I don’t think in absolutes, so these questions are tough to answer... but certainly a couple of the best moments are easy to come up with: for example the encore at Alpine meadows in 1998 with the other ones... where we came back onstage to a darkened amphitheater and 20,000 lit Bic lighters it was the first time I’d ever seen that happen in honor of a band I was in and was a real rush... or any of several times I heard Delaney Bramlett tell other artists or music professionals how highly he thought of me and my playing. I was blown away that someone I was so influenced by and had so much admiration for felt like that about what I had to offer.

The worst? hmmmm... I don’t know. I haven’t had a lot of bad moments in music. I guess I could say the times when people I was playing with were too “under the influence” to play well or times when a gig that I really wanted for myself didn’t come my way... but that’s pretty typical stuff. I’ve been very blessed that most of my musical moments haven’t been anything I remember as “worst”.

"To continue to play, sing and write with my friends and contemporaries as long as I’m walking around above ground (and to make a decent living at it)." Photo: Mark and Phil Lesh

Do you remember anything funny from Bob Weir, Mickey Hart, Bill Kreutzmann and Phil Lesh?

“funny”...? Well, nothing comes to mind specifically but there was certainly plenty of fun to be had on tour! LOL...

What’s the best jam you ever played in?

That’s another question that’s impossible for me to answer. I have been in SO many great jamming situations. I’d have to guess it would be something w/Bob Weir & Ratdog because that band was really a “band” and a lot of our jams were really honest, exploration, intuitive music being created “on the spot” and that’s what I live for... or maybe something with one of my bands (Jemimah Puddleduck or Mark Karan’s buds). I have been blessed to find some incredible, deep, intuitive and FUN players for those bands and we have made some music that has COMPLETELY lit me up... more often than not!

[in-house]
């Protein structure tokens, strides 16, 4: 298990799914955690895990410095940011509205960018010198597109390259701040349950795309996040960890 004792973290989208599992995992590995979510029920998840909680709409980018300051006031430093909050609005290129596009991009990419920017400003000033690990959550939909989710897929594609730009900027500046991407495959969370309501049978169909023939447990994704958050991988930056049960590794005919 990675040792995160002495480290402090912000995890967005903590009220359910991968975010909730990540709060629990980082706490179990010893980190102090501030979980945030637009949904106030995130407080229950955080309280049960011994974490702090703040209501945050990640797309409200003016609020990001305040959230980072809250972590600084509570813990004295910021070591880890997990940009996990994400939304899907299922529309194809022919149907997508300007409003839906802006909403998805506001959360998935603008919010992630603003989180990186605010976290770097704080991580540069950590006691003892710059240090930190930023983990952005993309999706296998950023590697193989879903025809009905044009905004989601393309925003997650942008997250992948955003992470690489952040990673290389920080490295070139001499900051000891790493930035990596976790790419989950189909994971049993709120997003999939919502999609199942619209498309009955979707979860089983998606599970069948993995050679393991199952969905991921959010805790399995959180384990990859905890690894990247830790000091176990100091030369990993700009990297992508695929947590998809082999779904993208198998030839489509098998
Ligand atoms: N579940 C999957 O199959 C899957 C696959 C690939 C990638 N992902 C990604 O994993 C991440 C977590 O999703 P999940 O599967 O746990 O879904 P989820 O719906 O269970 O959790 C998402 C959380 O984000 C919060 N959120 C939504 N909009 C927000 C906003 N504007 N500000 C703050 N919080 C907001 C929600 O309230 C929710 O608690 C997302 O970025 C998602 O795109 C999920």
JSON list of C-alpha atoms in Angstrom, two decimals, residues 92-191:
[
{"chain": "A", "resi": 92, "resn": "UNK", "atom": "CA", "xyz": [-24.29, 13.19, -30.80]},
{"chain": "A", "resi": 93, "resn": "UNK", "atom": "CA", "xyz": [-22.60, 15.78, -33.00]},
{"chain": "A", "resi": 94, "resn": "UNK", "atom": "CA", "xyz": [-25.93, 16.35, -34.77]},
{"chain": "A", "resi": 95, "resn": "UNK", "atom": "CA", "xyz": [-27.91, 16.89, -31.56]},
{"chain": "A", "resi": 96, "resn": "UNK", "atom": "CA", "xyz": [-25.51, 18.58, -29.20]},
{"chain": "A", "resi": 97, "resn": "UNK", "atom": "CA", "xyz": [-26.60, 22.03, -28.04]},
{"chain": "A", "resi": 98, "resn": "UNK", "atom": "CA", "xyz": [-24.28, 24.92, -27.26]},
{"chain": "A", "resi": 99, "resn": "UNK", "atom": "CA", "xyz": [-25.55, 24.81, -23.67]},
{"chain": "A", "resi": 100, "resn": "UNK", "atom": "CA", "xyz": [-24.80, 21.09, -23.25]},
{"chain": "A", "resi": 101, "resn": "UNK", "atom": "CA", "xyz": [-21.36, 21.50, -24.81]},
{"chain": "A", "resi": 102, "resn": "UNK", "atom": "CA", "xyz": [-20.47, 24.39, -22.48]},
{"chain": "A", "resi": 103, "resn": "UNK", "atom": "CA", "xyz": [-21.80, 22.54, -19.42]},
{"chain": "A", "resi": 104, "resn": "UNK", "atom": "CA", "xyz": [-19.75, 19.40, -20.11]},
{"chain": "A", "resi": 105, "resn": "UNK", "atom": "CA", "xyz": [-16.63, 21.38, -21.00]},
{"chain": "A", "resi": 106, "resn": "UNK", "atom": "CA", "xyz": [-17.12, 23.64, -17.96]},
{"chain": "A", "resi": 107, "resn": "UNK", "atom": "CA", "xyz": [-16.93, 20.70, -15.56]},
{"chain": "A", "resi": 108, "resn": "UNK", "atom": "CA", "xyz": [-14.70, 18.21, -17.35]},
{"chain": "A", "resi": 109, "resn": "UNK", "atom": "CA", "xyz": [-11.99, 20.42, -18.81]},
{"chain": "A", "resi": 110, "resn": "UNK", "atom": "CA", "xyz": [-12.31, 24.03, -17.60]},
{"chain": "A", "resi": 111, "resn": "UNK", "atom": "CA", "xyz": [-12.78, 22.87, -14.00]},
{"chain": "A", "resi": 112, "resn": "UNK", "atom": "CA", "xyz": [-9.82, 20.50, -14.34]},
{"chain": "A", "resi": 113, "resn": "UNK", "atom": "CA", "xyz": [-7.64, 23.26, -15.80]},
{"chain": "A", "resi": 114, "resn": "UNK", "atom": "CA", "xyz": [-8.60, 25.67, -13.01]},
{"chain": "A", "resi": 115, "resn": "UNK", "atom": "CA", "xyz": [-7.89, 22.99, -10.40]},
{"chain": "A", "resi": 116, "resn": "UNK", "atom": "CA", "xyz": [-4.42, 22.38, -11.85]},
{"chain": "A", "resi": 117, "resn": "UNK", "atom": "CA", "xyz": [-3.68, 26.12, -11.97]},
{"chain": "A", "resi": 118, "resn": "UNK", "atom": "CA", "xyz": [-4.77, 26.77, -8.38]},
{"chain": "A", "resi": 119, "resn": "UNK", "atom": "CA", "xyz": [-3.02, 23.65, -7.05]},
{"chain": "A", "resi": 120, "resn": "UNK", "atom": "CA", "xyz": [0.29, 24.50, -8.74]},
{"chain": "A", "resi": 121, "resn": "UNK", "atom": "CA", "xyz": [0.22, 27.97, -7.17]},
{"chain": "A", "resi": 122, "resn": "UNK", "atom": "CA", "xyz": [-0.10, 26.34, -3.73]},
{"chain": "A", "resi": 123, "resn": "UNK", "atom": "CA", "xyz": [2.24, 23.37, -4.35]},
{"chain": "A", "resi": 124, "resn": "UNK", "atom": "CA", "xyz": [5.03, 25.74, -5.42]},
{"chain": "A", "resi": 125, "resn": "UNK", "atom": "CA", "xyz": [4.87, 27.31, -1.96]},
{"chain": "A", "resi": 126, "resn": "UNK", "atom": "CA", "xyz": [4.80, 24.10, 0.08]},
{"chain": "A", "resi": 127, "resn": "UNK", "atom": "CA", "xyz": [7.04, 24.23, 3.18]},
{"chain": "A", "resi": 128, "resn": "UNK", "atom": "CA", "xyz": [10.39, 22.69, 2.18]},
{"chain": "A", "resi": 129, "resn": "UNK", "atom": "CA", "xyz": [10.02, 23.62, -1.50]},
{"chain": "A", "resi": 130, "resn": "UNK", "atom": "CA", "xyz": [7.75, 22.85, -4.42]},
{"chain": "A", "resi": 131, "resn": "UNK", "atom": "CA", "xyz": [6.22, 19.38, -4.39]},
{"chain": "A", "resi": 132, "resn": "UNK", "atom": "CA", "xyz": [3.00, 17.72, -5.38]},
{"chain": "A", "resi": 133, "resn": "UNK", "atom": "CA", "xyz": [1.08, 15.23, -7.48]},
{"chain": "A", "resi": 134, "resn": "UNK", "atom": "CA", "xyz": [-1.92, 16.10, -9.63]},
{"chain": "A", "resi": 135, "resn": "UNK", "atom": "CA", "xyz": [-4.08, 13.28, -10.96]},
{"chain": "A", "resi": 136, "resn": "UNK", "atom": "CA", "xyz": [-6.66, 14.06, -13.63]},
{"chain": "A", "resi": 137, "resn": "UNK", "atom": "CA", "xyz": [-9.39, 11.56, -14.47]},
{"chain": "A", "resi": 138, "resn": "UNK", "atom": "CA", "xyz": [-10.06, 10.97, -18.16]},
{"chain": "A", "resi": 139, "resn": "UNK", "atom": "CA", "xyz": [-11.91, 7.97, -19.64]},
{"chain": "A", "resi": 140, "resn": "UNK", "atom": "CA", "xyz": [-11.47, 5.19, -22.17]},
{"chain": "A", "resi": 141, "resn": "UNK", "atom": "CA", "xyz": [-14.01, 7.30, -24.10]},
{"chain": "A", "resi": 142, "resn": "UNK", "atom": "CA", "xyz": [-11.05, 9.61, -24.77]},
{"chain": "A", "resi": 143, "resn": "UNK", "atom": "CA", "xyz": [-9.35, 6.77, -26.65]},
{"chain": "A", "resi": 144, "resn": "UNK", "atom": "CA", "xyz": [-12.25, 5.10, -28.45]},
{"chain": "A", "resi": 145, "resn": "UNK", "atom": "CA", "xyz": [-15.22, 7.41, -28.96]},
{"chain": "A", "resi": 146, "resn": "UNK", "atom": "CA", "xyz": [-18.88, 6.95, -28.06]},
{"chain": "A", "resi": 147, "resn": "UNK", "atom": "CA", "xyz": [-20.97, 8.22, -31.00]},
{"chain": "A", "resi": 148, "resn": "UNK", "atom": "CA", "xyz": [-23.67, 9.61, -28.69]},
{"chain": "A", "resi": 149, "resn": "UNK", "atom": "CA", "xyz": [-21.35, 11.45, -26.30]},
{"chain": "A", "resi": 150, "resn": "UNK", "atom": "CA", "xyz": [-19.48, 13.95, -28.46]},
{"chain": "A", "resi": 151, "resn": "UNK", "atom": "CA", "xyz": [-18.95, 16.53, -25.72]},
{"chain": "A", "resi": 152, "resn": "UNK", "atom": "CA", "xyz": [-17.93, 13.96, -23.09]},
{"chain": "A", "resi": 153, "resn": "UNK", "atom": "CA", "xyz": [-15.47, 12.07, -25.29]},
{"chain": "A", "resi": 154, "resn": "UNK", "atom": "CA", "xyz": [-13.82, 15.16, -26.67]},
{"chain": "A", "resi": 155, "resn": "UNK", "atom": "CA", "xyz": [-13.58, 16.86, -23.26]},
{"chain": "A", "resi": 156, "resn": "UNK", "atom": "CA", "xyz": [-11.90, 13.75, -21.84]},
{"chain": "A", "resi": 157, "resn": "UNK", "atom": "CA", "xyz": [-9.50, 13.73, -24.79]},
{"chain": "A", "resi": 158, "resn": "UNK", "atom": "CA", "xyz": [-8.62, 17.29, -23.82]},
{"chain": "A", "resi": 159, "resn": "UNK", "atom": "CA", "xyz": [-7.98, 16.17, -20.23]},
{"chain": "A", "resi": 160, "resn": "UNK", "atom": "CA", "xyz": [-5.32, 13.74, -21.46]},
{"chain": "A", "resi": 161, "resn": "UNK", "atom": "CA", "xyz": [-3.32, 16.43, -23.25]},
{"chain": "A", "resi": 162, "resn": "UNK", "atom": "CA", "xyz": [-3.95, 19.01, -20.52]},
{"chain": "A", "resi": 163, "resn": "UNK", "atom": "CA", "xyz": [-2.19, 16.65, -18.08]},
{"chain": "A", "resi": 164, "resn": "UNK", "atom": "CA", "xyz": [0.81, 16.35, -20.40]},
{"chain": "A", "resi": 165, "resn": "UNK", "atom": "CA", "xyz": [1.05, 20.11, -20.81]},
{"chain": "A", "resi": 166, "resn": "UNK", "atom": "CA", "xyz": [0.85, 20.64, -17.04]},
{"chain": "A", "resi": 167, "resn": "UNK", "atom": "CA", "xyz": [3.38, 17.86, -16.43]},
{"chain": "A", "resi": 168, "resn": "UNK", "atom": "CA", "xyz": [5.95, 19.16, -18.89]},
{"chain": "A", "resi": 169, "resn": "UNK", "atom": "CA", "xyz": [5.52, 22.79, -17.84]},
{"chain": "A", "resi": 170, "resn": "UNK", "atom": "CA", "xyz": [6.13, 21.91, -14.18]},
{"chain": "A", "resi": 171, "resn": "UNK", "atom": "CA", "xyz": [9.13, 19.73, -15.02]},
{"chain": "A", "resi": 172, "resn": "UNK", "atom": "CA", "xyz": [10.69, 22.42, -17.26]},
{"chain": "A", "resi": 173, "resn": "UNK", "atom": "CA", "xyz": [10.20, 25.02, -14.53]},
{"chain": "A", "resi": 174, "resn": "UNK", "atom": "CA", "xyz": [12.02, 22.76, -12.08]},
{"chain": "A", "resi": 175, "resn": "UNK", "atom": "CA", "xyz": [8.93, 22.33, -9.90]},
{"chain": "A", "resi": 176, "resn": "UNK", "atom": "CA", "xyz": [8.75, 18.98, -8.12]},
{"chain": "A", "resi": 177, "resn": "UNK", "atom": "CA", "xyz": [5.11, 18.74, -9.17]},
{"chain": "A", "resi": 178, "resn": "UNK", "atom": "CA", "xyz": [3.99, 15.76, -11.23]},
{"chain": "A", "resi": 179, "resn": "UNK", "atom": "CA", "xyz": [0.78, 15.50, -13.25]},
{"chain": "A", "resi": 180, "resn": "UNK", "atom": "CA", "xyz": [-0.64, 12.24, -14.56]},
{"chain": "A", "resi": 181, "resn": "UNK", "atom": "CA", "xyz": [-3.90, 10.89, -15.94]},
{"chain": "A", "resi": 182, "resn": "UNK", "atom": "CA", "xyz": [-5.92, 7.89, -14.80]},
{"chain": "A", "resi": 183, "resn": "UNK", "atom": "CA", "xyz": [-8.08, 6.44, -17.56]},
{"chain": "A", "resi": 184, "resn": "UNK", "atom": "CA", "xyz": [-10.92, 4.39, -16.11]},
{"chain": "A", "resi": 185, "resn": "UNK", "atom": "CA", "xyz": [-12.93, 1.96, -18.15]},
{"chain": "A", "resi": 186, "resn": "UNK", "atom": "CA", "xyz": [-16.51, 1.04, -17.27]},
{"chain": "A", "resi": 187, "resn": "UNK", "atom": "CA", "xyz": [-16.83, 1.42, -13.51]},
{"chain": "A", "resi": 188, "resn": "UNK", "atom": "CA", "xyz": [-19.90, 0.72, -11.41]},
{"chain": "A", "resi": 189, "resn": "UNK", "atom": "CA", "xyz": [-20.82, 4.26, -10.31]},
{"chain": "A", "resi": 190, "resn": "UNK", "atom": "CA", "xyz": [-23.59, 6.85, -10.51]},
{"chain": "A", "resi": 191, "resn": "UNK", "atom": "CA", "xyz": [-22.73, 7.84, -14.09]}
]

What are some of the most memorable gigs you've had?

The Alpine meadows gig I mentioned earlier was amazing. So was playing shoreline with the other ones... especially the night Bonnie Raitt sat-in. the first time I played the Fillmore or the great American music hall were both a rush... and even moreso the first time I played those venues w/my own bands/music. THAT was amazing! Playing with Delaney was always great... the closing of the warfield... Deadheads for Obama... I’ve had so many great gigs in my life. I’m loving writing this stuff because it’s really making me appreciate my life/experience more than I normally have.

"Emotional honesty (I know theres plenty of genuine music still being made – I just see a lot of crap getting the most visibility), rawness... so much has become over-refined and 'slick', 'real' audio quality... I love great sound." Photo: Deadheads for Obama

Are there any memories from Dave Mason, Billy Payne, and Delaney Bramlett which you’d like to share?

Delaney – a couple from him. “D” was being interviewed for the (to be released) film “guitar man” and the interviewer/filmmaker asked him about all the great guitarists he’d worked with... listing Clapton, Hendrix, George Harrison, Duane, Dave Mason... and he said (I swear I’m not making this up!), “yep... and that’s the best one of ‘em all rite there”, pointing at me... I couldn’t believe it (of course I don’t agree – but WOW, how flattering).

It was also amazing travelling to the crossroads (as made infamous by Robert Johnson’s deal with the devil) in Clarksdale, MS to play and film a show for (eventual) release on the TV program “juke joint jams”... such a cool place to be with the man who originated there and playing so much music that came from the area. 

Dave Mason – when we toured in 1991 we had a very young kid (guy diamond) on keys who also played guitar. the two-handed fretboard technique was popular at the time and it cracked me up that he had NO interest in old school lead guitar weaving with me (as he’d done years ago w/Winwood on Mr. Fantasy) but was really excited to learn that 2-handed MTV rock style! LOL...